Part two of the day was a visit to the Museum of Medical Sciences. This museum is way up in the mid-levels in Hong Kong so we made the excuse to ride the mid-levels escalator all the way to the top. Just to say we made it all the way to the top we even rode the last segment and walked back (the escalator is actually a series of escalator segments and in total running for something like half a mile). The museum was also definitely worth visiting. It's in the building constructed in late 19th century during Hong Kong's bout of the bubonic plague and so the exhibits are earily well placed in the building. Some of them go into detail about SARS and other modern epidemics, some compare western and asian medicine, and some are more just historic artifacts about medicine over the last hundreds of years. The SARS part apparently opened just a week ago. The exhibit showed that they could even trace specific outbreaks of cases of SARS in Hong Kong down to each outbreak's original vector and most likely method of spreading (moral: don't let the U-trap for your floor drain go dry). We spent more than an hour walking through the exhibit and left only because the place closed at 5p.

On the walk back to the MTR we came across another market, this one with more antique-y artifacts, somewhere along or near Ladder Street. I found something nice for a gift there and enjoyed looking at the old-looking items. Not everything is authentic, and probably most irritating are finding old US coins along this road; I'm sure most of them are counterfeits. But things like the worn bronze combination locks, even if they aren't old, are still pretty and functional.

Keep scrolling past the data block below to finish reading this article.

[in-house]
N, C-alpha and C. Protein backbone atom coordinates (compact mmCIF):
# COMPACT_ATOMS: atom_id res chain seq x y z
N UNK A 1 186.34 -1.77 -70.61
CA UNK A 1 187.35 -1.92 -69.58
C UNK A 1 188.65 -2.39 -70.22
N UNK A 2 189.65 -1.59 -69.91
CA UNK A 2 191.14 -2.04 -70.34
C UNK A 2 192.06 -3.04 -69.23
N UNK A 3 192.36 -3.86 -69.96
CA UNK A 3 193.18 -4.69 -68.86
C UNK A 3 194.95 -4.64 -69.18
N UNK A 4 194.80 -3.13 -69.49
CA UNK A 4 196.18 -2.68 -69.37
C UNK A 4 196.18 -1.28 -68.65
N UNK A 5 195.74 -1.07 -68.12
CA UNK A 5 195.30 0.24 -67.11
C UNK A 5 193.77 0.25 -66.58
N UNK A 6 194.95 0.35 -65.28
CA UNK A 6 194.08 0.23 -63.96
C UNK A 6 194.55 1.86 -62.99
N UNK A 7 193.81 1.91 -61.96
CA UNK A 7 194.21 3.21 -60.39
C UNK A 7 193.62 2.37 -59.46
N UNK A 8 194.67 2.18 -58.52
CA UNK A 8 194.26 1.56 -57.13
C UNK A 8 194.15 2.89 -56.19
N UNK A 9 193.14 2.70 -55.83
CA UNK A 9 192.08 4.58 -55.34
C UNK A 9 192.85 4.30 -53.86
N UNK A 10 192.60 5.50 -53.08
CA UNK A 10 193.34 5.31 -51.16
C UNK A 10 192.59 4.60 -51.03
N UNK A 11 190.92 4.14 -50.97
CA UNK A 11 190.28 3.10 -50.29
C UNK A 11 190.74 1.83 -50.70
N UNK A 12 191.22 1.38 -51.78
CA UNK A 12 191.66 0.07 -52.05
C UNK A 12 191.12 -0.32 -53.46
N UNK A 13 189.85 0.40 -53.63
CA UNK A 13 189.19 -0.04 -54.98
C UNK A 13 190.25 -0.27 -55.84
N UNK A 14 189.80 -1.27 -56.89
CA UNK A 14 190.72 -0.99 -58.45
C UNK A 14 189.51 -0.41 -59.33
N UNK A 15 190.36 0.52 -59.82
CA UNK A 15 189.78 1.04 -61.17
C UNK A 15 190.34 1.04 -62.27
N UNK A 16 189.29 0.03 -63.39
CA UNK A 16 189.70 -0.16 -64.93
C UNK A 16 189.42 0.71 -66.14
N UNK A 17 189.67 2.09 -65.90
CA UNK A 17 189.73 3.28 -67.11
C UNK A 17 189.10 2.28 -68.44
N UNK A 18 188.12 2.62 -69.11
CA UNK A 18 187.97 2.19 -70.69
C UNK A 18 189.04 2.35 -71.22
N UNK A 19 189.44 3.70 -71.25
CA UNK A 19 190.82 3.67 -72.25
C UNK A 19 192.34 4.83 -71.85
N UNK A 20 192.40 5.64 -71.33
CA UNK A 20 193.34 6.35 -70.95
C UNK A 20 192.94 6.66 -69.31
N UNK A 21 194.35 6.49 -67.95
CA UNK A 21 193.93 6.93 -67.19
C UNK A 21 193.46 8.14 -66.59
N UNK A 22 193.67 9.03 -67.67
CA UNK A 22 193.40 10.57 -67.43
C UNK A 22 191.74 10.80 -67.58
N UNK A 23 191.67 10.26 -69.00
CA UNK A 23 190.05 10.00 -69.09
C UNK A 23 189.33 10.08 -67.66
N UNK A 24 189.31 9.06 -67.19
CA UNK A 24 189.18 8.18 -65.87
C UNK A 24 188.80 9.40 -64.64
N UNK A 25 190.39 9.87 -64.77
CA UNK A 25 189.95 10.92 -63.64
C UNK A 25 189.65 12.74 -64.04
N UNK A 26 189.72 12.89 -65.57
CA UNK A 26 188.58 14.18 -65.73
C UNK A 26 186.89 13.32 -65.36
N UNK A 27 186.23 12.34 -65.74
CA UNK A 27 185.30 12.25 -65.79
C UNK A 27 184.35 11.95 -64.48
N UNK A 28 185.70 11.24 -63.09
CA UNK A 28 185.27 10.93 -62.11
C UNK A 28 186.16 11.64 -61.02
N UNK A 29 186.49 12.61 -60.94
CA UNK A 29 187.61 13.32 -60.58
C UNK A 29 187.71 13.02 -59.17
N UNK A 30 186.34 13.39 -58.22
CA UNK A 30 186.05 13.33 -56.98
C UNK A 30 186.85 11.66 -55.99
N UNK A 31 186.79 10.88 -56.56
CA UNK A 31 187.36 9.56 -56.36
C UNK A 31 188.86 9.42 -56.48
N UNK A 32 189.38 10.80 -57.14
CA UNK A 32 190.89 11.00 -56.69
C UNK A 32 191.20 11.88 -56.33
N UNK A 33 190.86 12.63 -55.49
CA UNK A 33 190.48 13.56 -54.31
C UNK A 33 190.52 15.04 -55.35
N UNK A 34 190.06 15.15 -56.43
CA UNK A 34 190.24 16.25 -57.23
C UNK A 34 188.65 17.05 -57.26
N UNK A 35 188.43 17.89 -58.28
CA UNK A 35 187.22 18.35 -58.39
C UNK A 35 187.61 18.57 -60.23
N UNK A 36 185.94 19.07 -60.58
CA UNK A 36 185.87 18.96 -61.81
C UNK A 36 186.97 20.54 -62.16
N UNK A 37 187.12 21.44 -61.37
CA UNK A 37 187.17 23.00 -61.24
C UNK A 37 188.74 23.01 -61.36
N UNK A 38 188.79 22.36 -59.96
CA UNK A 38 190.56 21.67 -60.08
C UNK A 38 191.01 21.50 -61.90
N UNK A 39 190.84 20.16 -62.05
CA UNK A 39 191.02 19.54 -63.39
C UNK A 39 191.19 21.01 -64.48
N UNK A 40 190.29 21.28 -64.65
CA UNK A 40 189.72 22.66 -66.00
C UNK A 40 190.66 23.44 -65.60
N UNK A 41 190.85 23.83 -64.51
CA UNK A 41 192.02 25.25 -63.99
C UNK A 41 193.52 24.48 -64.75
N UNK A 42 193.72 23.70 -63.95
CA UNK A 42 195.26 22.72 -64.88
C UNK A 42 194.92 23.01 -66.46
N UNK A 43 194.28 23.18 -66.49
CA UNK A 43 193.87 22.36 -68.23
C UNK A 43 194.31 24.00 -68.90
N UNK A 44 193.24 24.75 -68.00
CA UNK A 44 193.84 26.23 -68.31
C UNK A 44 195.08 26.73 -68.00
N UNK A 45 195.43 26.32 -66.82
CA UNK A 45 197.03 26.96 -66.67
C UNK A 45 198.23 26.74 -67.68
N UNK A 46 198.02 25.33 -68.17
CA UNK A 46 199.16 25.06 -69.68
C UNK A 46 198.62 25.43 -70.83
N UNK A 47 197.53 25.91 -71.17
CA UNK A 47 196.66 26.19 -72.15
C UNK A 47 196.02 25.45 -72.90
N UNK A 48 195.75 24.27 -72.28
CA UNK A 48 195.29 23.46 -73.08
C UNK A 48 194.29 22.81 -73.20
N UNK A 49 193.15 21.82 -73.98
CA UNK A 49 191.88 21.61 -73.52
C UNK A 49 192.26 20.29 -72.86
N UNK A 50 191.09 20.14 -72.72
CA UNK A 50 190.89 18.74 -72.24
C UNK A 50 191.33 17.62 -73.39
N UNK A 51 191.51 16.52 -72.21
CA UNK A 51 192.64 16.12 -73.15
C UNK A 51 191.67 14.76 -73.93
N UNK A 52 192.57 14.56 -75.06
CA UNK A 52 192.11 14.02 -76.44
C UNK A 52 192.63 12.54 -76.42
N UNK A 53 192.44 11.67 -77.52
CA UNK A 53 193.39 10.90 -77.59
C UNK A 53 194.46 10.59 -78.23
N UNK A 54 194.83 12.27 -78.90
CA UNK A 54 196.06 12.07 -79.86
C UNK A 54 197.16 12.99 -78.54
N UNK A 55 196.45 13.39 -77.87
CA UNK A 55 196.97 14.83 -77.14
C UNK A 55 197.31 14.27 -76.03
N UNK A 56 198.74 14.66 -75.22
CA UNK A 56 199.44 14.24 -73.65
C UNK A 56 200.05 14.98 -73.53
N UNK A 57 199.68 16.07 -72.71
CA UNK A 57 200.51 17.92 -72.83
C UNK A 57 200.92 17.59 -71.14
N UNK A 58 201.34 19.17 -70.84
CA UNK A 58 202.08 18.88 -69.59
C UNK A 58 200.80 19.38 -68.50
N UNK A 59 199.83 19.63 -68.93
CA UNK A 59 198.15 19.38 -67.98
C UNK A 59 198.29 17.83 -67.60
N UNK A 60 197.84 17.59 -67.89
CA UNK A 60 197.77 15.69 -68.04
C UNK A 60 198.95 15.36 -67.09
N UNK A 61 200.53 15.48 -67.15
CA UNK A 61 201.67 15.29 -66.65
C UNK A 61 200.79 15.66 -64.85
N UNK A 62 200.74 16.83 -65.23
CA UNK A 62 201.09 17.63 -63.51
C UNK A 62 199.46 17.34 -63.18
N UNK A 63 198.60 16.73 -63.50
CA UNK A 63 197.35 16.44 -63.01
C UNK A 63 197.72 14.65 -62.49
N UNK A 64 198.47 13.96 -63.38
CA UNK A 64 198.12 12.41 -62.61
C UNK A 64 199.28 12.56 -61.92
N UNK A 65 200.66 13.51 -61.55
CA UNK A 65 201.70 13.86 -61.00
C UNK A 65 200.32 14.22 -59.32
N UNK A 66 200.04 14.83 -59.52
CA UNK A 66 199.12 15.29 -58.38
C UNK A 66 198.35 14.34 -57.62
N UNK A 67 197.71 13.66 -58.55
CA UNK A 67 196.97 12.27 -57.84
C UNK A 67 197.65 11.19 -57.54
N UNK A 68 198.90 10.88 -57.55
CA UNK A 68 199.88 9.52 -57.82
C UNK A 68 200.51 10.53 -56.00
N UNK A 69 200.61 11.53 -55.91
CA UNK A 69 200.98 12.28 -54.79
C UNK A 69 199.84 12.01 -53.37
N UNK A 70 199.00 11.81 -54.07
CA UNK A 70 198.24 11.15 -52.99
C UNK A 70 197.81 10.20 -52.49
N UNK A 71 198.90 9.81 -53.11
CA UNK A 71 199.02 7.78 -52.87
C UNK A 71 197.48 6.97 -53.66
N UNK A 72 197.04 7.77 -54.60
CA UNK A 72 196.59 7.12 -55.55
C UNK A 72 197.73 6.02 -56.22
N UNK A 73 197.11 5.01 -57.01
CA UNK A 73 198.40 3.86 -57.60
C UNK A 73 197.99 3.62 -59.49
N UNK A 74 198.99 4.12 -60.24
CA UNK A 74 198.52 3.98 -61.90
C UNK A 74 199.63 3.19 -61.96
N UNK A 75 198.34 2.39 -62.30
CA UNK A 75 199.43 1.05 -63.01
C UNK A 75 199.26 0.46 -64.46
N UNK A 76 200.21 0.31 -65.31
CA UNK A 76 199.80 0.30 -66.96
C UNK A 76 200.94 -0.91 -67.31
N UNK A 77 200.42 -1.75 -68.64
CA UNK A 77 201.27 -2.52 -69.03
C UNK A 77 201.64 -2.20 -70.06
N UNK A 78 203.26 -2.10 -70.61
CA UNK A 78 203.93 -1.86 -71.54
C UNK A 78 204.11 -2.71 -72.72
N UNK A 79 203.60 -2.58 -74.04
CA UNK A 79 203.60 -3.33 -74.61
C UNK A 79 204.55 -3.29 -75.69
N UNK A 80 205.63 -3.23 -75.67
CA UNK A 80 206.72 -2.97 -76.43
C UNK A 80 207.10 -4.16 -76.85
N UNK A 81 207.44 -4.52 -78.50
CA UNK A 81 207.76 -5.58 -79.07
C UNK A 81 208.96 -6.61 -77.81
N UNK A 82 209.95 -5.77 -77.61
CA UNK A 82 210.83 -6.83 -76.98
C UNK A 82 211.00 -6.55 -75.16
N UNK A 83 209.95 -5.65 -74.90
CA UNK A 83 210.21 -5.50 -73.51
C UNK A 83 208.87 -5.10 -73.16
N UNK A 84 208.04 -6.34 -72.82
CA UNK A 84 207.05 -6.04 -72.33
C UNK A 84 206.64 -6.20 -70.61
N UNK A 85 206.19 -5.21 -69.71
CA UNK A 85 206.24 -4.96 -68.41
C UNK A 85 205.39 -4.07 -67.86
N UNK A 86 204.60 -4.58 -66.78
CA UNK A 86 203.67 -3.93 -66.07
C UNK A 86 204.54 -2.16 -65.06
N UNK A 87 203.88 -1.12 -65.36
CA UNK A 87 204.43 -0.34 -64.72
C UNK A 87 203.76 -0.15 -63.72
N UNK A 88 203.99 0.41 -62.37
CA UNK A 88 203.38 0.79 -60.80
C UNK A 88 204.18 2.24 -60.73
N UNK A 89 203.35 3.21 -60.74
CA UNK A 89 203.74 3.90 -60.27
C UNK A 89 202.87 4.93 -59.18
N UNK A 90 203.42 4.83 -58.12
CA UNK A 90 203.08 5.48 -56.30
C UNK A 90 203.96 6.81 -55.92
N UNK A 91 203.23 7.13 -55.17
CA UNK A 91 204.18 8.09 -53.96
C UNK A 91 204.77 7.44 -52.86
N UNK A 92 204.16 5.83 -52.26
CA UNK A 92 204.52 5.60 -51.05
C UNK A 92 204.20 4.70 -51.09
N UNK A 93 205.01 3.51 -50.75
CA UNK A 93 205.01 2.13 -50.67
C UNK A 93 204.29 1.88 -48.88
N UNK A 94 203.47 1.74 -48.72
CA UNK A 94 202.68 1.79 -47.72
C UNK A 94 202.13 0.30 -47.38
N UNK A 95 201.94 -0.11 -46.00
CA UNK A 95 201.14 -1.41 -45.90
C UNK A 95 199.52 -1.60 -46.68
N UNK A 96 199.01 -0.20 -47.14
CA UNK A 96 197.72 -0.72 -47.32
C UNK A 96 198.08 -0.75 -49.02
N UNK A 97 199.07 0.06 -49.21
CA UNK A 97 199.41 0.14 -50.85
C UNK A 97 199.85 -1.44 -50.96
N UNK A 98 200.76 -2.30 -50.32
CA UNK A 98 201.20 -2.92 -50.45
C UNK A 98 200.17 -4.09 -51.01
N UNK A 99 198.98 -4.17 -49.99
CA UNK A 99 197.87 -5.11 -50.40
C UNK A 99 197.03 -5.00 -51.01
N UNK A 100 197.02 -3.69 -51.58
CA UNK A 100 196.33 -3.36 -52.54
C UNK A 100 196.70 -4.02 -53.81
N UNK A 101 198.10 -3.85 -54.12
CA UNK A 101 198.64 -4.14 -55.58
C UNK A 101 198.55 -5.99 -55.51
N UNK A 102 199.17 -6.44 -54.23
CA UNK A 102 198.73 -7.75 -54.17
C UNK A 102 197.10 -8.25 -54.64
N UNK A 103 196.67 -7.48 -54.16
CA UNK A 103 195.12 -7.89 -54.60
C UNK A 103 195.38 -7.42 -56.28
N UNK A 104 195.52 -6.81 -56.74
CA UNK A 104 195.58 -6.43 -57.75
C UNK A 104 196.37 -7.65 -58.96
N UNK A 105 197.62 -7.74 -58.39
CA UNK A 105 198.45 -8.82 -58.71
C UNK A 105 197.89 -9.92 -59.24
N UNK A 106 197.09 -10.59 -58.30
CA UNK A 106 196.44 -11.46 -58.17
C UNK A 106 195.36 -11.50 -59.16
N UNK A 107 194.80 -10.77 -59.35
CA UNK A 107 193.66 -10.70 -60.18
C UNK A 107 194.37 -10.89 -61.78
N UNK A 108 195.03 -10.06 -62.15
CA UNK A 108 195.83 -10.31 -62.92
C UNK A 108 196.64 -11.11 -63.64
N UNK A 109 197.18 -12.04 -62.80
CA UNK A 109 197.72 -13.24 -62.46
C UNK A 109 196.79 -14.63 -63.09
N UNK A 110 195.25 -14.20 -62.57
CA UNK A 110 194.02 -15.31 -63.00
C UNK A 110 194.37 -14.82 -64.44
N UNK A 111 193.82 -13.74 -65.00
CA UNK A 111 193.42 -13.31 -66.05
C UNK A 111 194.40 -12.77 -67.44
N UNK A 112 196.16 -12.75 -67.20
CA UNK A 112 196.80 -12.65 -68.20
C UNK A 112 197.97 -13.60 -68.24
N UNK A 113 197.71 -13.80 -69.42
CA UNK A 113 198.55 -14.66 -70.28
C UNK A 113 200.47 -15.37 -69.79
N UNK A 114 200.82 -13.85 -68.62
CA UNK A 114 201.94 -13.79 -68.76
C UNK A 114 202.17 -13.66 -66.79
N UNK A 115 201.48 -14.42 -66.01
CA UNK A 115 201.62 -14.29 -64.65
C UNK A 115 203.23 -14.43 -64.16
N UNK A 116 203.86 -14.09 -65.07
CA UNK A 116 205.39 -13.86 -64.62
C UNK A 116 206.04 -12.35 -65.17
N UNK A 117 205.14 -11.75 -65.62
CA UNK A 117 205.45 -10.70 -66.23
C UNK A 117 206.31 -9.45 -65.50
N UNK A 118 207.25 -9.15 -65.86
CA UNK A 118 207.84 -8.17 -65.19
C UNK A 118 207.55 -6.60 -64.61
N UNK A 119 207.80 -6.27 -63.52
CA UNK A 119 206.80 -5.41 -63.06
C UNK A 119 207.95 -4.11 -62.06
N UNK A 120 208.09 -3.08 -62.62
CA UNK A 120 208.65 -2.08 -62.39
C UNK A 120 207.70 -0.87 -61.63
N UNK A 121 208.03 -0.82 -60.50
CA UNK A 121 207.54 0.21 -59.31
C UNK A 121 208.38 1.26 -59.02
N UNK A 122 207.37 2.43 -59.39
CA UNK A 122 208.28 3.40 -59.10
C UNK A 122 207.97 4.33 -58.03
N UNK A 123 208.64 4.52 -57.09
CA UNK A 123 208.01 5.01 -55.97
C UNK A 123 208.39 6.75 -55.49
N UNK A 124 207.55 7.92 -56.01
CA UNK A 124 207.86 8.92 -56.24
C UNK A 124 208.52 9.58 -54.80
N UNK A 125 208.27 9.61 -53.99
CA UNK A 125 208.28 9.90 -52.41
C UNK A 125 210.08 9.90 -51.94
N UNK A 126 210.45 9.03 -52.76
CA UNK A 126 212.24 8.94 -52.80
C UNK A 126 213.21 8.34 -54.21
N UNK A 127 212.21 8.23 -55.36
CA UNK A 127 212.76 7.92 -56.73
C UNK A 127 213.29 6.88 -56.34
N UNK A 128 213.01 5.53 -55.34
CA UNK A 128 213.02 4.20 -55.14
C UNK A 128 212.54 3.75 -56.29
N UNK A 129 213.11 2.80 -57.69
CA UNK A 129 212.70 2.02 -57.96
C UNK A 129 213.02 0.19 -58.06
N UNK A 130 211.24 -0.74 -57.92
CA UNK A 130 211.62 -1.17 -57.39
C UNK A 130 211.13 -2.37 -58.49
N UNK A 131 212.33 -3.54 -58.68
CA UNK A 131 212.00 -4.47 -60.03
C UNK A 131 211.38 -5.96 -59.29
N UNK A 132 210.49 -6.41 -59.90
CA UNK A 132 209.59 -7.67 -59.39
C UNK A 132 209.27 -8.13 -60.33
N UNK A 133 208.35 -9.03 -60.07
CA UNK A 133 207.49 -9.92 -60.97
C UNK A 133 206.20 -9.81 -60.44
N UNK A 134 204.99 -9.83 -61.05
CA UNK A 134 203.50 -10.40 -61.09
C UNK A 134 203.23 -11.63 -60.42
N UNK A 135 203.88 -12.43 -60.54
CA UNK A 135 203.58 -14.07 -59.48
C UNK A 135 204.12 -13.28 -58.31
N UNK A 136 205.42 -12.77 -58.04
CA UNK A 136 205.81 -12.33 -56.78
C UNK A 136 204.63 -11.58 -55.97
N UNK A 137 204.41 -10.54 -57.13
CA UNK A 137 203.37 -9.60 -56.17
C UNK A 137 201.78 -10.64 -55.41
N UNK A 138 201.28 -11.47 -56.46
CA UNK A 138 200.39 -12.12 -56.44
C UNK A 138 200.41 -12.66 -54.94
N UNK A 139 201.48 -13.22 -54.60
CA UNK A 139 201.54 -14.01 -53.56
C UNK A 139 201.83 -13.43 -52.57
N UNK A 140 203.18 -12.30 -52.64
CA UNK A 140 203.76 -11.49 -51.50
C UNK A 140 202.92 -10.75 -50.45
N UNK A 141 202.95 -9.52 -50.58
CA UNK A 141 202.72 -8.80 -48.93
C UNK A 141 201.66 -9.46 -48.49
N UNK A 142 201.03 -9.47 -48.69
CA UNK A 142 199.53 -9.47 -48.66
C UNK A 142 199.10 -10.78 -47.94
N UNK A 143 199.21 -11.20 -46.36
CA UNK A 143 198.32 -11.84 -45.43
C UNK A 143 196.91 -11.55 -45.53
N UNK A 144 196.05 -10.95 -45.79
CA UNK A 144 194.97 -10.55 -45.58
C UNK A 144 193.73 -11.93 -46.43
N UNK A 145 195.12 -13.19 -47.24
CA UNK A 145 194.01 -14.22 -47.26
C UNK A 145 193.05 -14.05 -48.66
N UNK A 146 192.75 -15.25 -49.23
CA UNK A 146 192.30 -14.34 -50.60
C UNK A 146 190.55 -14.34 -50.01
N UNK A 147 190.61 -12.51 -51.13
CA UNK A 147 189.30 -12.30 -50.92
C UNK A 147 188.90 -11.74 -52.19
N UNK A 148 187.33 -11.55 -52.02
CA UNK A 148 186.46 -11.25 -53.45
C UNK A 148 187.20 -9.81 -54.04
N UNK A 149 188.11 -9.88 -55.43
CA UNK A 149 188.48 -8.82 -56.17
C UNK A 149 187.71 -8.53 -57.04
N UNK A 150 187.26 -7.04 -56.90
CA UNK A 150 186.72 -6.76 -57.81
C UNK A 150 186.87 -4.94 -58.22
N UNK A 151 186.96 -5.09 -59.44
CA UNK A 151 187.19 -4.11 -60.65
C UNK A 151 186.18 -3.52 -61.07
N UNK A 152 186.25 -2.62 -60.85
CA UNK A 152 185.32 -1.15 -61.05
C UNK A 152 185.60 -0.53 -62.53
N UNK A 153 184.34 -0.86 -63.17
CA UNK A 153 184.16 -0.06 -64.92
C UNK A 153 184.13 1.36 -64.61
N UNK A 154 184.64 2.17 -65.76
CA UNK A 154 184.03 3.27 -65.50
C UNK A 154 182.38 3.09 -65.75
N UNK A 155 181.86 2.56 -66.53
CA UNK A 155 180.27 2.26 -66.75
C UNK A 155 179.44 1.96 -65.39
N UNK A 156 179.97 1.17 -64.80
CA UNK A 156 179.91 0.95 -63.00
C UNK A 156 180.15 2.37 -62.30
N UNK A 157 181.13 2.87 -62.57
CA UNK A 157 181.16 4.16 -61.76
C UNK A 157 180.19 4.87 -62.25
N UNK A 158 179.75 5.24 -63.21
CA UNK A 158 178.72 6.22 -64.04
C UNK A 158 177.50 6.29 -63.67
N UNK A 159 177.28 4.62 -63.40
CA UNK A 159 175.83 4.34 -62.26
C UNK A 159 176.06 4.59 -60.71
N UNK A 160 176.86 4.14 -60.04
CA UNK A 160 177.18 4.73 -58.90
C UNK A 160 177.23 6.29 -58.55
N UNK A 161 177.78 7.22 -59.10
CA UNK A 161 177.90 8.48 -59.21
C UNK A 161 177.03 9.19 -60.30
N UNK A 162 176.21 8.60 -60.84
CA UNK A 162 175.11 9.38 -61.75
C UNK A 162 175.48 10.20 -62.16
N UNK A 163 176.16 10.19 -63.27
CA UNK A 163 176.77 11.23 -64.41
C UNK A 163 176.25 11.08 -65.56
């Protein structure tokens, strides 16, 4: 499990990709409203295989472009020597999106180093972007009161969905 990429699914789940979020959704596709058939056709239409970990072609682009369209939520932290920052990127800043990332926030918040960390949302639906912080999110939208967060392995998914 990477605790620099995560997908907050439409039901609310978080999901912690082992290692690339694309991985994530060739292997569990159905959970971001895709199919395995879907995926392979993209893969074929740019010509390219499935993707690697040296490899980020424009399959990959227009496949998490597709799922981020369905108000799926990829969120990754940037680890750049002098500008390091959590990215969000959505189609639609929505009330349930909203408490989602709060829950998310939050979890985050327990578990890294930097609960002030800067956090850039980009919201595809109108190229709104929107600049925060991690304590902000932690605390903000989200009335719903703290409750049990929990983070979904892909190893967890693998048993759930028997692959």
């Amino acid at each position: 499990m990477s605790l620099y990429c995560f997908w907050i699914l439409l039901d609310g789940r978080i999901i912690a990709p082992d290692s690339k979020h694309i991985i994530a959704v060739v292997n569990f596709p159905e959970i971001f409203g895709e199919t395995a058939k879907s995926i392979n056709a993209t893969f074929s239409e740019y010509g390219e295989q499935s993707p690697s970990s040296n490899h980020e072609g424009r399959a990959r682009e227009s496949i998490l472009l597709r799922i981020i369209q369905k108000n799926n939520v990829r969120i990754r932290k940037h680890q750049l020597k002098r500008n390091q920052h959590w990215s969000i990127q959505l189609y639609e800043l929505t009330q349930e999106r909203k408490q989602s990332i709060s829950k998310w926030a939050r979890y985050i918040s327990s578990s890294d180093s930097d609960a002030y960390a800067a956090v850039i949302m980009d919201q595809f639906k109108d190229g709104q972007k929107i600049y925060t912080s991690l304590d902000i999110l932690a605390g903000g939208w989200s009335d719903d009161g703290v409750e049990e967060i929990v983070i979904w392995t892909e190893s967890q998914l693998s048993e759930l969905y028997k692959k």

Back at the hotel now and we're in for the night. I ran out to get some extra money for tomorrow (in case the cab ride to the country club for the wedding is expensive) and to find something to eat (I was hungry, Melinda wasn't). I bought noodles from 7-eleven and also bought a snack: licorice-flavored citrus skin. It could have been great, but it isn't. It tastes about like what I imagine plant fertilizer must taste like.

Tomorrow's plan: breakfast at the hotel, maybe some puttering around, then heading to the wedding (3p wedding).
Napkins are extra
I take many things for granted when I eat at restaurants but of these, two are proving exceptions here in Hong Kong: water and napkins. Tea is the norm to drink, not water, but I've found it hard to even summon up a glass of water ("we don't have ice" was what I heard at one place). Hot water, ostensibly for tea, is easier to come by. Napkins, on the other hand, I don't have any theory for, but in two restaurants I've now been not offered a napkin. I happened to have a towel with me, so no big deal, but not getting a napkin with my place setting, and not being able to get one when I ask, is just weird. At one place I could blame it on just them, but now that it's two, I think I need to bring my own napkins whenever I head out.